"He bared his fangs and snarls (at the real dog). Then he leaped at it and bit it on the shoulder. It made a yelping noise and ran away.
"'Fool," he growled. 'Fool, fool, fool, fool, fool!'
There was no reply."
The Dream master makes an insightful, if at times over-ornate, examination of the psychology and sociology of the future. The characters become compelling and believable. Like a classic hero, Render's fatal flaw brings about his downfall if one can consider it really a downfall.
This Immortal (shorter version, "And Call Me Conrad," Amazing, 1965 Hugo Winner, 1966) follows the quest form that becomes standard in Zelazny's later novels. Conrad Nikimos, a superhuman immortal, inhabits a nuclear war-decimated Earth dominated by alien Vegan. It falls upon him the task of guiding the Vegan Cort Myshtigo across the earth. Redpol, the underground liberation front, attempts to stop Conrad and kill this perceived enemy. Conrad completes his task, fighting off mythical monsters caused by the radiation and extending his personal myth in the process.
Some lighter moments ease the tone. One character attempts to write a tragic epic about Conrad, but Conrad's immortality frustrates his attempts to come up with a suitable death. A group of Vegan filmmakers take apart the Great Pyramid for footage. Conrad radiates wittiness along with his indominability. He eventually learns that Myshtigo actually owns the earth and intends to will it to Conrad as a trust until earthmen mature and learn to love and care about their world properly.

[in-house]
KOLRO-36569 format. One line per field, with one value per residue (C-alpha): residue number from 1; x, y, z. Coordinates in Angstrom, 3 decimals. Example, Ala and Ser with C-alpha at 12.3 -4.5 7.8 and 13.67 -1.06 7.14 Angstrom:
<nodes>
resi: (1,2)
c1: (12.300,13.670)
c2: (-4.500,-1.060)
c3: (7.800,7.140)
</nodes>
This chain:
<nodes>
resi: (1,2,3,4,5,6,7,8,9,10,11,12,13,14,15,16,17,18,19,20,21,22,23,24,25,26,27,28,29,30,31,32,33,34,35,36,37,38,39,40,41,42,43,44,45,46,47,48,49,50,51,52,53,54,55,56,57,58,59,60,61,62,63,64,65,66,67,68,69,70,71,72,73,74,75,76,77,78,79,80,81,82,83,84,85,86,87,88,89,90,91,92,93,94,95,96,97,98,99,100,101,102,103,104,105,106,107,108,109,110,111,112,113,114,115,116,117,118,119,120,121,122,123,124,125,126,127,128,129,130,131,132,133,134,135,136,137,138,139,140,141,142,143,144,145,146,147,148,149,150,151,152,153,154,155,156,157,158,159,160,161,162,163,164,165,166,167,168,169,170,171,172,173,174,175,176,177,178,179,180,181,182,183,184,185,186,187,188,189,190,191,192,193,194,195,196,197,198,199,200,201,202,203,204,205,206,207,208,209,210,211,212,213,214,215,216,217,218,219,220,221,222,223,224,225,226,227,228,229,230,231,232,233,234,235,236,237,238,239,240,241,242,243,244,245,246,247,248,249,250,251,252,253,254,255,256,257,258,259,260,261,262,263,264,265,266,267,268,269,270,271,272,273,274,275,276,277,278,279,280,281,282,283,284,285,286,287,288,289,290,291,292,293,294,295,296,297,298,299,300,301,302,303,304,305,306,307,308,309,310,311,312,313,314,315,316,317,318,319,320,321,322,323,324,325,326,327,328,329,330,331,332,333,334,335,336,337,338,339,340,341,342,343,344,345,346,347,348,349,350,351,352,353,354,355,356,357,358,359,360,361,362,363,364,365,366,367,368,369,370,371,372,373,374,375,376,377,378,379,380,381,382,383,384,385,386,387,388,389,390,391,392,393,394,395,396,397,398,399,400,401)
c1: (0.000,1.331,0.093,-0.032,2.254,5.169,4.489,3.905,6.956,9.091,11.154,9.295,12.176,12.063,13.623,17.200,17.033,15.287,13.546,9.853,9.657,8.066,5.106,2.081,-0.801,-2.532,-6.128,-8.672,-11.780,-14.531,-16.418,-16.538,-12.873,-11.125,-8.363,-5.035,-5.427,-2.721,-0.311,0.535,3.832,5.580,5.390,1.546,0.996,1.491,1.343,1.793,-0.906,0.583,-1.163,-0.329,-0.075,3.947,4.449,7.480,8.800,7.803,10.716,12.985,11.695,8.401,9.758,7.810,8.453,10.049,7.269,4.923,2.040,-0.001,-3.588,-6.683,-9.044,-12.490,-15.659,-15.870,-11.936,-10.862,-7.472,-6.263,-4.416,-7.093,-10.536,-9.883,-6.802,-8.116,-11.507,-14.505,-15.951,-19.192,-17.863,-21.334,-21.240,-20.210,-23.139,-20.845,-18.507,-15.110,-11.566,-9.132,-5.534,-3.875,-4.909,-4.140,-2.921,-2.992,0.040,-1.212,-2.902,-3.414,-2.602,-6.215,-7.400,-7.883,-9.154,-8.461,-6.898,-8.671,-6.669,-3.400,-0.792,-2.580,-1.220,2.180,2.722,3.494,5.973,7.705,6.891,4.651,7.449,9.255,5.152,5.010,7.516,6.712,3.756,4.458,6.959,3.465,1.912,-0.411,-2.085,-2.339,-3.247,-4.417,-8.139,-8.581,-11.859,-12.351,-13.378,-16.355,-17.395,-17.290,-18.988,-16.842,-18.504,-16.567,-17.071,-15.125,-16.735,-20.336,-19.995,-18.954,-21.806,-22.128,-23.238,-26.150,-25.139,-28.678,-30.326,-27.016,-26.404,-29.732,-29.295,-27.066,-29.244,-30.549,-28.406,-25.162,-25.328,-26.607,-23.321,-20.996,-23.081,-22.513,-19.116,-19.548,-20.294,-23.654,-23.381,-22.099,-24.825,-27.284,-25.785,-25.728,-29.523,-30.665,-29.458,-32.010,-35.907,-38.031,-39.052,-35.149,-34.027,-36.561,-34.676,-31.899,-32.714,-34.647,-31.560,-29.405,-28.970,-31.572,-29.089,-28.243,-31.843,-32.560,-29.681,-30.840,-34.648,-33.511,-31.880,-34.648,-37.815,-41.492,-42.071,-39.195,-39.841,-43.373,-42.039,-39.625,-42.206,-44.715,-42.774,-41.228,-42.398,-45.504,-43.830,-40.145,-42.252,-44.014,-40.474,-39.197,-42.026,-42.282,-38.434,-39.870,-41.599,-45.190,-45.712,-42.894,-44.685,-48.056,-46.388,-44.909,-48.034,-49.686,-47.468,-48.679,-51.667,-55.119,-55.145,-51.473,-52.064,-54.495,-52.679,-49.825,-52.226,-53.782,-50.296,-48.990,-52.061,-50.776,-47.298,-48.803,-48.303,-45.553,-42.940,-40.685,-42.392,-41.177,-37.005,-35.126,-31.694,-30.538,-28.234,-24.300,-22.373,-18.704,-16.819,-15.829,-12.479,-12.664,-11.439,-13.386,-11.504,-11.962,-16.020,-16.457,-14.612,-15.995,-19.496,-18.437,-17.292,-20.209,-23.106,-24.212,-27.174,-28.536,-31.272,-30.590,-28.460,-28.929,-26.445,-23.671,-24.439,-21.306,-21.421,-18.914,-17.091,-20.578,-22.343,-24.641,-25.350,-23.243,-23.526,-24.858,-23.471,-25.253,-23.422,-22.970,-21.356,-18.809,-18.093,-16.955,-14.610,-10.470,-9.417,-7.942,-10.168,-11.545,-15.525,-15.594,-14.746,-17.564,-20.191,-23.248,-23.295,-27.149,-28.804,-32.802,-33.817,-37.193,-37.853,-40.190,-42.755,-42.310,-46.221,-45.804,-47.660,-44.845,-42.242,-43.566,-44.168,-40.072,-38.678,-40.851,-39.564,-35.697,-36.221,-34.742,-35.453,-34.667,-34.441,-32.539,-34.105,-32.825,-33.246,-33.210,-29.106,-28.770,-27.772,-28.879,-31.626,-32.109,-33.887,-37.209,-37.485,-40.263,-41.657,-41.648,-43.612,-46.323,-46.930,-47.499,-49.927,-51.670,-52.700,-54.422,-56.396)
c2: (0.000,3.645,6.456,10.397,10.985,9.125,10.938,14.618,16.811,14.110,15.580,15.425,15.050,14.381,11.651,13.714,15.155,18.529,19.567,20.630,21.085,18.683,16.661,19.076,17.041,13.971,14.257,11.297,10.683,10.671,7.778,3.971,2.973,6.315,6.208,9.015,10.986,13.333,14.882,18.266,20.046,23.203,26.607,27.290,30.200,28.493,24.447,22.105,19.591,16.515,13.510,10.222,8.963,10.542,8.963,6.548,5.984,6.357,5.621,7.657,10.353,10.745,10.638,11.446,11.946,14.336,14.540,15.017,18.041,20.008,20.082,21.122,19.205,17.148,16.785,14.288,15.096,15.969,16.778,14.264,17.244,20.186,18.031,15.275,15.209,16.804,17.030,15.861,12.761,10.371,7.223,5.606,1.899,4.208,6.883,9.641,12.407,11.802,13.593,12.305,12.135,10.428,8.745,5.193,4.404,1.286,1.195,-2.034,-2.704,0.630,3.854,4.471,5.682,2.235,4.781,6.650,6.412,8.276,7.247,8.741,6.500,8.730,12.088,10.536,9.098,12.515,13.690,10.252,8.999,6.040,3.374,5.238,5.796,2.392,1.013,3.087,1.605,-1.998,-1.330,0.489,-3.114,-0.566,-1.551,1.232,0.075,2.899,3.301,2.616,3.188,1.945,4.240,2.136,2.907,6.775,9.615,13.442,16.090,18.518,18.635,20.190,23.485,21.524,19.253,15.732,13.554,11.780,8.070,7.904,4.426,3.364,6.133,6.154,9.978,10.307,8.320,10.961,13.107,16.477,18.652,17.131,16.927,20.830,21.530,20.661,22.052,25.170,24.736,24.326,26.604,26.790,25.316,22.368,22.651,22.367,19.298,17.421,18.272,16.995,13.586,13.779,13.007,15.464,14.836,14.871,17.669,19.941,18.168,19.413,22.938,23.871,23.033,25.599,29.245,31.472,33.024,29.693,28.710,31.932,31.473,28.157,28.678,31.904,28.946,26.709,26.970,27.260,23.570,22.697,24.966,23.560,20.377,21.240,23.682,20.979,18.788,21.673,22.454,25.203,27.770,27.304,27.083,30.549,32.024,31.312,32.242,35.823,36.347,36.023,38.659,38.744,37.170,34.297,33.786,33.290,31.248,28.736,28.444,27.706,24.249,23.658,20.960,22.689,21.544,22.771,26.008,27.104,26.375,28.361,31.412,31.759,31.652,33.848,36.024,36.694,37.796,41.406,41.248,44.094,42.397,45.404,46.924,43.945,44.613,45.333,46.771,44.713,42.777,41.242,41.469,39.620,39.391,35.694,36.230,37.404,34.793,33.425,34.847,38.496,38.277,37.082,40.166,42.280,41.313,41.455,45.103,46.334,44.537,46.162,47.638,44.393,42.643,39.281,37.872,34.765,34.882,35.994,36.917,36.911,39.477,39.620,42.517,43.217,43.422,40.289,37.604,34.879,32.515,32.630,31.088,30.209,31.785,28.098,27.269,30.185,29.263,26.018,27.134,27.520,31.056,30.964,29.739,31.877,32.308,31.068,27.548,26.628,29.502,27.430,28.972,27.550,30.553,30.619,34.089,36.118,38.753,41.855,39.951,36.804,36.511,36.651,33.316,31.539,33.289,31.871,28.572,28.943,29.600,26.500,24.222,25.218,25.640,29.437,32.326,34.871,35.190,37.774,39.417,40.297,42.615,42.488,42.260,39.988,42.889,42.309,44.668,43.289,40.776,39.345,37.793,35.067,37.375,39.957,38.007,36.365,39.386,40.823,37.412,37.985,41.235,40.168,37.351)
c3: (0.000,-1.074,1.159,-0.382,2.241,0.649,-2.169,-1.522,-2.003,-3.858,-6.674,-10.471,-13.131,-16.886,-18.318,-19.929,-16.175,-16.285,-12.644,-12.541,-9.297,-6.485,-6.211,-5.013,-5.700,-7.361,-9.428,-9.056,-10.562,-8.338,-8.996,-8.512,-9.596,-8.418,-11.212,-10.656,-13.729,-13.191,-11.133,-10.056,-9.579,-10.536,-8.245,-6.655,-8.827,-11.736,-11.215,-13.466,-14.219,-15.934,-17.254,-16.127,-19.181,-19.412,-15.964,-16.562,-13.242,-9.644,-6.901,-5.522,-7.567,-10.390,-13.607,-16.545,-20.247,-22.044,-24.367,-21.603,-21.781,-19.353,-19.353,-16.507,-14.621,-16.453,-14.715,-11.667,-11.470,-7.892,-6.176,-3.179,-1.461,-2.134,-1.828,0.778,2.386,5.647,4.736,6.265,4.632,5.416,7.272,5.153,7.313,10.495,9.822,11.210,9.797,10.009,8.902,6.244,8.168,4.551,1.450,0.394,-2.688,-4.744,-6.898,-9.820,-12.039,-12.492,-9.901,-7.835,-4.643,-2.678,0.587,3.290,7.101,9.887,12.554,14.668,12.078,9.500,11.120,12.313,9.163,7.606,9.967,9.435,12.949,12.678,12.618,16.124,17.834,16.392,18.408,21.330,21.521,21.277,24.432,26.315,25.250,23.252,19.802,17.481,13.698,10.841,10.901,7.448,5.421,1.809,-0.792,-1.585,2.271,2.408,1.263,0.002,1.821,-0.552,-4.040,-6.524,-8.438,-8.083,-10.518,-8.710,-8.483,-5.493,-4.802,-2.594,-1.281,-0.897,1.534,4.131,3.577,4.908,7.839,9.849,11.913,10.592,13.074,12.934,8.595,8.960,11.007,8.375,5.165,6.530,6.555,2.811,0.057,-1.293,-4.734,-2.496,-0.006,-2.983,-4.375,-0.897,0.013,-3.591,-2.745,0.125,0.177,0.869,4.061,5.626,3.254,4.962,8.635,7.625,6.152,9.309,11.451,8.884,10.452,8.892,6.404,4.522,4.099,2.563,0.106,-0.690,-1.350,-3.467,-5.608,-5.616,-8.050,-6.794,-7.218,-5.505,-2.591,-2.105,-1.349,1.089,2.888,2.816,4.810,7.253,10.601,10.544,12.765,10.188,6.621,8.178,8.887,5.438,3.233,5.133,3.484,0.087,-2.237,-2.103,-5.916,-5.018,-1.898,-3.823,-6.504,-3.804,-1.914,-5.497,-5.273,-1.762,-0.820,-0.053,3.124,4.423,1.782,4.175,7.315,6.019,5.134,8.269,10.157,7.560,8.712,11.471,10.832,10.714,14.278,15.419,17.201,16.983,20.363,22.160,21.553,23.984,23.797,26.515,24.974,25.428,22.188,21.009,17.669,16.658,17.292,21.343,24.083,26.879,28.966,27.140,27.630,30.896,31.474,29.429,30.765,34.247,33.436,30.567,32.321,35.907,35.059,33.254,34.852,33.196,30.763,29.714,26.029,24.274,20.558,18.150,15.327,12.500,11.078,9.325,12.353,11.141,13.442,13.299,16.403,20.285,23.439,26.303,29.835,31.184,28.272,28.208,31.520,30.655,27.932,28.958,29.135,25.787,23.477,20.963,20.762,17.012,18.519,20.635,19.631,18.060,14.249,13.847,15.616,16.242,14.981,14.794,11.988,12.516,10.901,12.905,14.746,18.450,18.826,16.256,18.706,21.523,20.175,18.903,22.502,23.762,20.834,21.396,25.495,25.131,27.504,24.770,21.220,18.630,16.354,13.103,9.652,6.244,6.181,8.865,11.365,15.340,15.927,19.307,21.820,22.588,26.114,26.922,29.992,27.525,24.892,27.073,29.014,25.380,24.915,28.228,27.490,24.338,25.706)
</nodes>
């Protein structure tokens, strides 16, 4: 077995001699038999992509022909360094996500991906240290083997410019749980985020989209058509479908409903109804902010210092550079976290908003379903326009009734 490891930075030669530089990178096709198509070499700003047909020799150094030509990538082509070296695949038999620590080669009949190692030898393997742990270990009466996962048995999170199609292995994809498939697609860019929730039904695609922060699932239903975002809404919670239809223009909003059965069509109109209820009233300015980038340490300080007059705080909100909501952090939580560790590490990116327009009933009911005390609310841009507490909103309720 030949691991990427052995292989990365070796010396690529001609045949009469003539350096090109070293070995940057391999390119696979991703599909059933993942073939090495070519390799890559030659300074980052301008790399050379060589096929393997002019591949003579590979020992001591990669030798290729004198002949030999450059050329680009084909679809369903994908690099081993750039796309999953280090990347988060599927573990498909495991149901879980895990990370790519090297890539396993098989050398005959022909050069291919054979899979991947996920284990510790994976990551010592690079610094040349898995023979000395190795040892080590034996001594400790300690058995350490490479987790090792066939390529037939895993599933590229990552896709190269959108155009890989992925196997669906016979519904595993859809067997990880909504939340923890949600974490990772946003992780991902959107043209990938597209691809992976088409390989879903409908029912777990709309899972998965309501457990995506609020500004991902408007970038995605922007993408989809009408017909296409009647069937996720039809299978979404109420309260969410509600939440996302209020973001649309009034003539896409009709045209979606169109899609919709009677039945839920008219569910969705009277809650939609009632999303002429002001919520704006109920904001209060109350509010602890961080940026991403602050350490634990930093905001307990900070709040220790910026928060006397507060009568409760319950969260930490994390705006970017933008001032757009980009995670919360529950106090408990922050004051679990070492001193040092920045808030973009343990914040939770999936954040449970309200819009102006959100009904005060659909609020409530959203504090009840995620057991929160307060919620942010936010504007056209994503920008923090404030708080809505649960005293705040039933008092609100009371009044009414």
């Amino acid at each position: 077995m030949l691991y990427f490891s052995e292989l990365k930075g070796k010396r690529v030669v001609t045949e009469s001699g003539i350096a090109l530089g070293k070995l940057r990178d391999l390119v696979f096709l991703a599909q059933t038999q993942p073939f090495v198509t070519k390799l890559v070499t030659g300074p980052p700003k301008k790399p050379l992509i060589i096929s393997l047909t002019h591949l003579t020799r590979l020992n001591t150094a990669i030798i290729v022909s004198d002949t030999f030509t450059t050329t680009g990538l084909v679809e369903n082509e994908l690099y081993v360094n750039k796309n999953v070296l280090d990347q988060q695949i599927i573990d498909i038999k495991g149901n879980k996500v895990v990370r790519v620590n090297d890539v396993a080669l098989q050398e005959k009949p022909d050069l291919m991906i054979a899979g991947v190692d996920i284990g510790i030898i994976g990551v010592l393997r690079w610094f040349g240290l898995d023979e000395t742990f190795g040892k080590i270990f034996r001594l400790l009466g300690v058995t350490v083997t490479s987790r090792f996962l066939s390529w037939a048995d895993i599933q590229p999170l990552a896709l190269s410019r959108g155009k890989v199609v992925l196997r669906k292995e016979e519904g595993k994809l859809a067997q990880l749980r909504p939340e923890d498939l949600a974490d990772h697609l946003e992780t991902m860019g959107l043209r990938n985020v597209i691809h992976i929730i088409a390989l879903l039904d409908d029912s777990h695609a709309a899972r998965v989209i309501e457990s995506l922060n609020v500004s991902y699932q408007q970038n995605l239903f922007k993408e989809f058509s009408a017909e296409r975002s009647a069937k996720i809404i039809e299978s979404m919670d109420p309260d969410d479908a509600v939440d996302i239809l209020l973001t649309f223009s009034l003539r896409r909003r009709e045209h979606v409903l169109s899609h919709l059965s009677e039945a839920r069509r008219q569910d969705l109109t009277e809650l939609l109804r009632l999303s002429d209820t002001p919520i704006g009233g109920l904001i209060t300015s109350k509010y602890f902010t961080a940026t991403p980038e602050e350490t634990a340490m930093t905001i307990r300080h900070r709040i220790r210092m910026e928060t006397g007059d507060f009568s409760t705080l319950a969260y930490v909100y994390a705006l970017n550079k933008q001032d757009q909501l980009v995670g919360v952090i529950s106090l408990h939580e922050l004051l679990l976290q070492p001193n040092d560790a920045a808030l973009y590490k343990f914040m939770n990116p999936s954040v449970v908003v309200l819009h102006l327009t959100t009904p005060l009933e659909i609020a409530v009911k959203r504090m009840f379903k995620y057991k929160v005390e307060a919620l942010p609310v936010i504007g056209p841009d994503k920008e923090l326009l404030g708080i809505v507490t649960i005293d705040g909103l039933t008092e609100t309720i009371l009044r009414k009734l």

"'Conrad,...I feel I have made a good choice in naming you as heir to the property commonly referred to as the Earth. Your affection for it cannot be gainsaid; as Karaghiosis (rebel leader) you inspired me to bleed for its defense; you are restoring its monuments, preserving its works of art, and your ingenuity as well as your toughness, both physical and mental, is singularly amazing." (10)
This Immortal, a witty, picaresque novel, puts forth a serious ecological theme. It pictures a ruined earth as a vacation spot for aliens wanting to examine as a cautionary tale. Zelazny juxtaposes the decadent, not mature, Vegans with the vivacious, though occasionally destructive, humans. The novels suffers from some disorder and its episodic quality. Characters do not fully develop, but the comic epic form makes this somewhat more permissible. One can consider This Immortal, a set of "travel sketches" rather in the vein of Dickens or Smollet, from an intriguing, plausible future.
Damnation Alley (short story in Galaxy, 1967) suffers the marks of its ancestry. Zelazny states that he "intended to write a nice, simple action and adventure story, and I had just finished reading Hunter Thompson's Hell's Angels." (11) Hel Tanner, last survivor of a motorcycle gang, journeys across a nuclear-devastated America to deliver plague serum to Boston. Zelazny mixes realistic detail, a romanticized punk, and occasional passages of heightened prose. The symbolism, however, seems contrived and the characters stereotyped. In the short story version, which, yet again, Zelazny prefers, he makes no pretensions beyond writing a simple adventure novel, and it ranks as a competent but uninspired example of the latter tradition.
In 1969, Zelazny left his job with the Civil Service to devote hull attention to writing. In consequence, he turned almost exclusively to the more lucrative form of the novel and away from short stories. Lord of Light (Avon), though published in 1967, belongs thematically to this second period, which lasted until approximately 1976. In these novels, Zelazny exhausted the possible ways of examining myths and reduced his prose to a more concentrated form.